As a physical therapist who takes a comprehensive approach to therapy, you know that getting enough sleep aids in muscle recovery and development, encourages alertness, and decreases stress. Pain and sleep are related, according to a 2013 study published by the American Pain Society, which cites data to support a directional association between poor sleep and pain exacerbation. You teach her about the value of sleep for regeneration and how to exercise proper sleep hygiene, such as turning off her phone at least 30 minutes before bedtime to make her fall asleep faster.

She would be less tired at work, be more alert in the evenings, and have more time to work out if she gets enough sleep. Her at-home workout regimen relieves physical tension that builds up during the day, growing the intensity of her headaches and enabling her to have a good night’s sleep. This, along with improved bed habits, results in a restful night’s sleep, and the cycle continues.

 

Is it essential for me to practice holistically?

It’s crucial to remember that research suggests a connection between psychological influences and pain when contemplating a holistic approach to PT. In a systematic study reported in the British Medical Journal Open (BMJ Open) in 2018, researchers discovered that some psychological aspects including self-efficacy and tolerance are linked to lower pain sensitivity and impairment.

In patients with severe shoulder pain, conditions like fear, depression, and catastrophizing are linked to increased impairment and pain severity. This study is aimed to align with an increase of participation in topics relating to psychologically-informed Holistic Integrative Physical Therapy (PIPT), as demonstrated by the addition of PIPT-related lectures at the APTA Combined Sections Meeting (CSM) 2019 and the emergence of psychologically-targeted approaches in PT practice.

One argument against the holistic practice is that it would add “another thing” to a physical therapist’s often lengthy to-do list. There is a valid concern that should be considered before prescribing this medication to patients. While no special credentials are needed, staying up to date on studies is important for understanding how non-physical factors affect functional recovery and pain perception.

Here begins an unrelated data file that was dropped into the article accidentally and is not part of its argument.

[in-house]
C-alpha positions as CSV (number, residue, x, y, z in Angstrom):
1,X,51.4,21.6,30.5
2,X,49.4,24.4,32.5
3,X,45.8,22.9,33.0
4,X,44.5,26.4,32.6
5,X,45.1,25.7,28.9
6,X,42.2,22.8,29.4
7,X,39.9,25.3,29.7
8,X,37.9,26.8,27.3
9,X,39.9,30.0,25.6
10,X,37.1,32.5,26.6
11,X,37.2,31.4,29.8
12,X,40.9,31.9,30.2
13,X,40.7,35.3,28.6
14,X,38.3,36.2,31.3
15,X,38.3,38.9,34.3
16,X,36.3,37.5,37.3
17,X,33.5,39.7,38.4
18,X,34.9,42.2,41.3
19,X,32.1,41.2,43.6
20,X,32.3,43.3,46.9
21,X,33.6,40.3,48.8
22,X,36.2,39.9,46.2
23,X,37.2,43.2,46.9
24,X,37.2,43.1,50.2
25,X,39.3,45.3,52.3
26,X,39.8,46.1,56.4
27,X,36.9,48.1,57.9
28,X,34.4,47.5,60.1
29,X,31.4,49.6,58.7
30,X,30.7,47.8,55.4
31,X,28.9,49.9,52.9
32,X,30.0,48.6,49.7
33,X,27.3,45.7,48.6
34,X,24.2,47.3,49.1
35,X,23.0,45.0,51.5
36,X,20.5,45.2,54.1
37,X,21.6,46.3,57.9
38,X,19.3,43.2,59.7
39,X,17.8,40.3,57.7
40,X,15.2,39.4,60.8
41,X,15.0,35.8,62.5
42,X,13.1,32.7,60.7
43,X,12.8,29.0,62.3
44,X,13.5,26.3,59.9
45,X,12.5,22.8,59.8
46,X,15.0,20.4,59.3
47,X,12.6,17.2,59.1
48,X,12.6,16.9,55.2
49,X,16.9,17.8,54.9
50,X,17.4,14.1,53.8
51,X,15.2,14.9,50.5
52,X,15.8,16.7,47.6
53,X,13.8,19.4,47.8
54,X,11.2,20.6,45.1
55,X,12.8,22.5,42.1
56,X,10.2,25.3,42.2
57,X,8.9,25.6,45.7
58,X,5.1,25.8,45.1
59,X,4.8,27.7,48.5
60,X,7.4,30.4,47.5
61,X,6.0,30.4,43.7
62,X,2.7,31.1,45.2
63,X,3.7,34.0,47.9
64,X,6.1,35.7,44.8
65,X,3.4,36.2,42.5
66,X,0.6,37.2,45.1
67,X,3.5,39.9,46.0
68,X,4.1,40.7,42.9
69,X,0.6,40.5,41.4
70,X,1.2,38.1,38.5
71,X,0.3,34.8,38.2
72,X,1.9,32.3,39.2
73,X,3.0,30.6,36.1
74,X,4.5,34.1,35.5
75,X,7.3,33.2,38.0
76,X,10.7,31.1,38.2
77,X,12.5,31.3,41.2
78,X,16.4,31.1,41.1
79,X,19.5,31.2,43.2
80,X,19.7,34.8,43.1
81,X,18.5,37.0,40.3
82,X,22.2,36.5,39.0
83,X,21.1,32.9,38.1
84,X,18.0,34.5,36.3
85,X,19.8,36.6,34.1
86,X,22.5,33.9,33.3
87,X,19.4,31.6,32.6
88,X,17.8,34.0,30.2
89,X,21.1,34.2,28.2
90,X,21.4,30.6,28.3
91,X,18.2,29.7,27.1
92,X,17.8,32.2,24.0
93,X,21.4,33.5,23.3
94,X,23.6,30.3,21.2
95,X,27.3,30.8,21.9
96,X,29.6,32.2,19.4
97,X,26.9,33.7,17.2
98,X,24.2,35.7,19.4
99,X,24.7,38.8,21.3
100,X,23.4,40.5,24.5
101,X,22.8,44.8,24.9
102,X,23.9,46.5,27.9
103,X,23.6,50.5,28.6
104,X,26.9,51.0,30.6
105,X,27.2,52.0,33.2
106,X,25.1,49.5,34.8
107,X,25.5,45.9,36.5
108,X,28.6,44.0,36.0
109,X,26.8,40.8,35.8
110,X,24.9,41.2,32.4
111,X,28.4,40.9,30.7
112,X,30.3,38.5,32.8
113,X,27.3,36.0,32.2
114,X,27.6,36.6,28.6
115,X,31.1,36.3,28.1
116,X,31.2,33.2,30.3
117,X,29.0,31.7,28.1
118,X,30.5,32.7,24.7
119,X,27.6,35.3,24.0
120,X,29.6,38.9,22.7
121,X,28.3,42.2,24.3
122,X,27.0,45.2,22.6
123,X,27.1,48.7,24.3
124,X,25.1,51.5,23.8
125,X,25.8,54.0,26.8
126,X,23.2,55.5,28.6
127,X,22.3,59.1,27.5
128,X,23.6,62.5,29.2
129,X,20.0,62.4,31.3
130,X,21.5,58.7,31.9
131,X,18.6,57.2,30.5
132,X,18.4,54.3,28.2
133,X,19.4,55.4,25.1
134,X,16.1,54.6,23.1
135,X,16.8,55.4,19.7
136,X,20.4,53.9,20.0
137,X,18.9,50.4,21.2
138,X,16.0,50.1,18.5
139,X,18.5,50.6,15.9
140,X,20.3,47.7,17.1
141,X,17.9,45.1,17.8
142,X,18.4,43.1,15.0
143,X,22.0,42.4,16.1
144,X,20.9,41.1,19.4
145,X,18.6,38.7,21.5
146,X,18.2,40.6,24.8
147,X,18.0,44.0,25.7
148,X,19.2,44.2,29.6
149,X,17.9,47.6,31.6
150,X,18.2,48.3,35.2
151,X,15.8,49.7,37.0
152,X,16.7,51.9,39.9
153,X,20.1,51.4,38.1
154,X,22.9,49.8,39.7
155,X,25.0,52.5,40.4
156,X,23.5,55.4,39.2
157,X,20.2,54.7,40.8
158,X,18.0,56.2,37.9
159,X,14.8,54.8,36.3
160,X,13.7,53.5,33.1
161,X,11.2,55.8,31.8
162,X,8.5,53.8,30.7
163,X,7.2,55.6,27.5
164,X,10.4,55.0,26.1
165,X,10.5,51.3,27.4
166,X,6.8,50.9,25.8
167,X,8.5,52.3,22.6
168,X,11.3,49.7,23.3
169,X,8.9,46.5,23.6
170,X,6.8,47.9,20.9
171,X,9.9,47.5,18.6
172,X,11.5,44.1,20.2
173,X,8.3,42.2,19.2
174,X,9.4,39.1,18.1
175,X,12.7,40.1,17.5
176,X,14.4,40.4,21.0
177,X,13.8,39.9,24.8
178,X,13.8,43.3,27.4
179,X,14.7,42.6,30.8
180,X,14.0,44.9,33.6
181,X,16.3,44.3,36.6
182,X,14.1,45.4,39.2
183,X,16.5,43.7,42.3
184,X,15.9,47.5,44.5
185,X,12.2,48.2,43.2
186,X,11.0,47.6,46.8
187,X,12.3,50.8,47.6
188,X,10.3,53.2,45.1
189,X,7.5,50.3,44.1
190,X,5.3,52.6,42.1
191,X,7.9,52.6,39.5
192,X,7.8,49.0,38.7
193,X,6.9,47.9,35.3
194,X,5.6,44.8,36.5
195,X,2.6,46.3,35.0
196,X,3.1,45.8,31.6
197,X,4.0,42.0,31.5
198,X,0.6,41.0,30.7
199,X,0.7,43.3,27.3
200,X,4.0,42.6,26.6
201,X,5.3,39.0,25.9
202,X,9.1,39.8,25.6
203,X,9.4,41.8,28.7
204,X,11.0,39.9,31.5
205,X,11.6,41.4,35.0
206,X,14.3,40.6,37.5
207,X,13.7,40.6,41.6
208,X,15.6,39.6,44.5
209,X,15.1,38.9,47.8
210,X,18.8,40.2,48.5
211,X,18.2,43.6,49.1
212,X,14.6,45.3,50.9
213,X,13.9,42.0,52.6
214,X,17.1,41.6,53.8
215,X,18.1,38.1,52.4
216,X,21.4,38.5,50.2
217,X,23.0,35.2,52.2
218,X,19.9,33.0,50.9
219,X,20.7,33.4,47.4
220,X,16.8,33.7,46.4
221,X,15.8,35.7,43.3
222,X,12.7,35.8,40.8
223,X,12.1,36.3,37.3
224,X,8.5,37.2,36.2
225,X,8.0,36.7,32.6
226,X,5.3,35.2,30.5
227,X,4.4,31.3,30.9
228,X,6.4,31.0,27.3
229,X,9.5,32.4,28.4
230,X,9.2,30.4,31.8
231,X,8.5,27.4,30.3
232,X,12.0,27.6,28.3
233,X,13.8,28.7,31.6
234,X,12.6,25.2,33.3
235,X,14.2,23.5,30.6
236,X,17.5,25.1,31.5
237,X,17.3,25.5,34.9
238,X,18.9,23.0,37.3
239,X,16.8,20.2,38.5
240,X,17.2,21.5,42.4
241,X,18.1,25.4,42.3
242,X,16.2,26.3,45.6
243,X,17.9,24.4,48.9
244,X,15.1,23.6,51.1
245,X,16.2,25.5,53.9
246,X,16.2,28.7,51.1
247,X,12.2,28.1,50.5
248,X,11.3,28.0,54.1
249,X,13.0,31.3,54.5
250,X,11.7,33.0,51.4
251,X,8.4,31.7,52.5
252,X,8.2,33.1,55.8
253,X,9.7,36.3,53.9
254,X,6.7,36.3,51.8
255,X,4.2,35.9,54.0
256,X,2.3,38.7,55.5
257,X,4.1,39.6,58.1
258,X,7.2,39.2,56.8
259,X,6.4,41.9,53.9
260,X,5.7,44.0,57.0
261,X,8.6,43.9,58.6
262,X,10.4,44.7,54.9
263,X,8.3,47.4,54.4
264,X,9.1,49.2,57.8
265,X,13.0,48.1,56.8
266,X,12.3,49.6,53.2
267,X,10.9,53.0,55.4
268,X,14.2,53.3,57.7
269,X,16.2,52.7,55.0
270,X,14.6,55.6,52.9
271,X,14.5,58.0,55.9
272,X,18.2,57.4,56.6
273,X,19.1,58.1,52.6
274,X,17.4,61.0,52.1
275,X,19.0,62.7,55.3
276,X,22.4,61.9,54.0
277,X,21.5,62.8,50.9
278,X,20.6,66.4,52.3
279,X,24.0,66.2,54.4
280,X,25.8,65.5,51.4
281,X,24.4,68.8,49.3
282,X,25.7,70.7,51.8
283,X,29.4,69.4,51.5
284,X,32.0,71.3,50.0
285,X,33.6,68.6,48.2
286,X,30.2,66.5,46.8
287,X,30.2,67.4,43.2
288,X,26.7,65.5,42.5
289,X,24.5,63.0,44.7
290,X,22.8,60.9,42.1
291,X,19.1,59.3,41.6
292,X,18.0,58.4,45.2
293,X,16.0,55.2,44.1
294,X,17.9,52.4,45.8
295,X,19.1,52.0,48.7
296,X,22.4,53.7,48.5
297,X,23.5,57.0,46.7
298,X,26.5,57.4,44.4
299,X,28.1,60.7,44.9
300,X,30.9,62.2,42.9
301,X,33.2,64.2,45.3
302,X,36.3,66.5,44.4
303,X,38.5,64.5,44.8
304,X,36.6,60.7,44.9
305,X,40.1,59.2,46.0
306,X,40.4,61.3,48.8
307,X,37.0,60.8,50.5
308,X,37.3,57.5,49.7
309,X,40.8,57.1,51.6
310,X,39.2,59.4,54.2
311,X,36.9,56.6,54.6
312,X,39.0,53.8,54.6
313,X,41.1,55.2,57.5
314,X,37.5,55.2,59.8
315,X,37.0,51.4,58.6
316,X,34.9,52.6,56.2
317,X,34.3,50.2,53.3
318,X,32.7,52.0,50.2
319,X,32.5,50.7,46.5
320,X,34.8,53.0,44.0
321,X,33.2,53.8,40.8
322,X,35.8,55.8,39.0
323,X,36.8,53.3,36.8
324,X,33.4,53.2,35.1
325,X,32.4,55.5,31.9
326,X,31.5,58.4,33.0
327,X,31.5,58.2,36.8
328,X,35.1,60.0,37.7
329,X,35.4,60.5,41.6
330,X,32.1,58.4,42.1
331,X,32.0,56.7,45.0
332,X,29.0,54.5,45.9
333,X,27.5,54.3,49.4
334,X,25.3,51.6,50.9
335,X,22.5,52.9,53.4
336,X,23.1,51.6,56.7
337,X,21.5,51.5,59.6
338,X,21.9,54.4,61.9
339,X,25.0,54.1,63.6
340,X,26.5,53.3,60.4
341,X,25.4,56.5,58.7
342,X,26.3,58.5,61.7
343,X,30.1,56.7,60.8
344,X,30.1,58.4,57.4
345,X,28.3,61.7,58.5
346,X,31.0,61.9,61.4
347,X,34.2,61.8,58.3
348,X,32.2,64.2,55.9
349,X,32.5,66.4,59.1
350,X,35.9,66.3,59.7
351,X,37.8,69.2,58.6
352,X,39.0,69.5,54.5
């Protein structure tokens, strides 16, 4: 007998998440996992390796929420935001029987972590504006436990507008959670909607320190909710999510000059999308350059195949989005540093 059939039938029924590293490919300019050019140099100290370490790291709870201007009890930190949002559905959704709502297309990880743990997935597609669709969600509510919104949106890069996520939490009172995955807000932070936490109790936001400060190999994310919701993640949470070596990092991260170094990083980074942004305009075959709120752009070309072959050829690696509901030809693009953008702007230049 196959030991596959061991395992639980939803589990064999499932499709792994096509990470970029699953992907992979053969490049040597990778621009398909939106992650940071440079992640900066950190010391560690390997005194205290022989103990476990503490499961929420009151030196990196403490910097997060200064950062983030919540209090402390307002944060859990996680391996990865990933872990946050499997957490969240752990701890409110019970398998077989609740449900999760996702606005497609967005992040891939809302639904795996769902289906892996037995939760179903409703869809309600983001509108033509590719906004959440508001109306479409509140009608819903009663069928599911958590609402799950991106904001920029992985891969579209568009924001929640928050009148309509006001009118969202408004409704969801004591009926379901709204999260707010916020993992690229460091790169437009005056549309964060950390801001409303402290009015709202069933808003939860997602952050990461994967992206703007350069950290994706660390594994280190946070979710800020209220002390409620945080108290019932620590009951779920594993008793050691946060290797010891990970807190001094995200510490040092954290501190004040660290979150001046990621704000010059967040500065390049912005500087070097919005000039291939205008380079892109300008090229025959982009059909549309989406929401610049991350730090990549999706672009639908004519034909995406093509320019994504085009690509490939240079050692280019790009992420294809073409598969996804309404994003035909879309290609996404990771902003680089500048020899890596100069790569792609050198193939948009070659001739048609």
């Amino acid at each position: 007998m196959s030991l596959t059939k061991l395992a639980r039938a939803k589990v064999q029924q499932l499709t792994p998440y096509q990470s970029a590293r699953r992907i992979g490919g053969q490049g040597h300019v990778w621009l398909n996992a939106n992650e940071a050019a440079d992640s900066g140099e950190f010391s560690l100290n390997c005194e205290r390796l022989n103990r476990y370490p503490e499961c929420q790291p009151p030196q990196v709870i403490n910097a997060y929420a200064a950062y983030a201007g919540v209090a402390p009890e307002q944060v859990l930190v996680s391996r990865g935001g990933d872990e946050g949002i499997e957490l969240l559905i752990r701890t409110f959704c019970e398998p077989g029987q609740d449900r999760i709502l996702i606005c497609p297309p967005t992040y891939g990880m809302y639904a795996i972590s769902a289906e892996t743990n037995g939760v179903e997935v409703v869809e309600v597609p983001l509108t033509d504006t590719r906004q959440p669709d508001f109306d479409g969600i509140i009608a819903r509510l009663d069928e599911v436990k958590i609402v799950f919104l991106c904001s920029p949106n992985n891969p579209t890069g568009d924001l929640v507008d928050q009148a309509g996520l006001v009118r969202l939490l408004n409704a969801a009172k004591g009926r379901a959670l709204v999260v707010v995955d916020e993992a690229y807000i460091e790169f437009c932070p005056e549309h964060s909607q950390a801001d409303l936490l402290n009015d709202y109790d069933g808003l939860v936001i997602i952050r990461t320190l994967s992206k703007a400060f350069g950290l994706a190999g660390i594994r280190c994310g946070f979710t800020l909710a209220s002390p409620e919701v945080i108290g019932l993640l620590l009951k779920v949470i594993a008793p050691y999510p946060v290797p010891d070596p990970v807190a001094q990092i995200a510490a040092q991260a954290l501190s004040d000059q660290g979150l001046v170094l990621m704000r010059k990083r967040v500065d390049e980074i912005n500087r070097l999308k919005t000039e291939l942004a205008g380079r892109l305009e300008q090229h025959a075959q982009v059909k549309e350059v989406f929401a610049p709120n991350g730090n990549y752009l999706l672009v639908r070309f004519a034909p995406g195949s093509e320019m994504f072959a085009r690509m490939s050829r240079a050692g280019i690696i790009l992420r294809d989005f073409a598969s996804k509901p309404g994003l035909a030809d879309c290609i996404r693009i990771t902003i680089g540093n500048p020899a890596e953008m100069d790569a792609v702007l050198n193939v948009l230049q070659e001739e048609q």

How Does a Holistic Approach Work?

The emphasis of holistic healing is on the whole body. The barrier of healing from an accident is often due to underlying problems in the body that you might not be aware of. Joint accidents are often associated with soft tissue injuries or aggravated by muscular strain in the area of the injury. Physical rehabilitation along with massage and chiropractic treatment can help a patient go with their physical activity and provide additional care to help them heal from their injuries. Nutrition and continued exercise are both critical in aiding your body’s recovery and return to its pre-injury state. A nutritionist and a well-balanced diet will provide the body with the nutrition and oxygen it requires to help the body and the healing process when recovering from an injury. Maintaining a regular workout regimen can maintain your body stable and encourage you to return to your favorite activities faster and with less effort.

 

Long-Term Results

Athletes and weekend warriors should come away from holistic healing with a fresh perspective on their overall fitness. Holistic healing focuses on optimal well-being, and holistic treatment is the ideal solution for anyone looking for long-term improvement in exercise rehabilitation. Chiropractic, therapy, diet, and exercise are all facets of holistic treatment that are essential to living a strong and stable life. Starting this routine during accident rehabilitation will contribute to a permanent improvement in how someone looks about their bodies, whether or not they have an injury. A wellness-oriented lifestyle is critical not just for living a long and stable existence, but also for avoiding injuries and enhancing rehabilitation from strenuous physical exercise.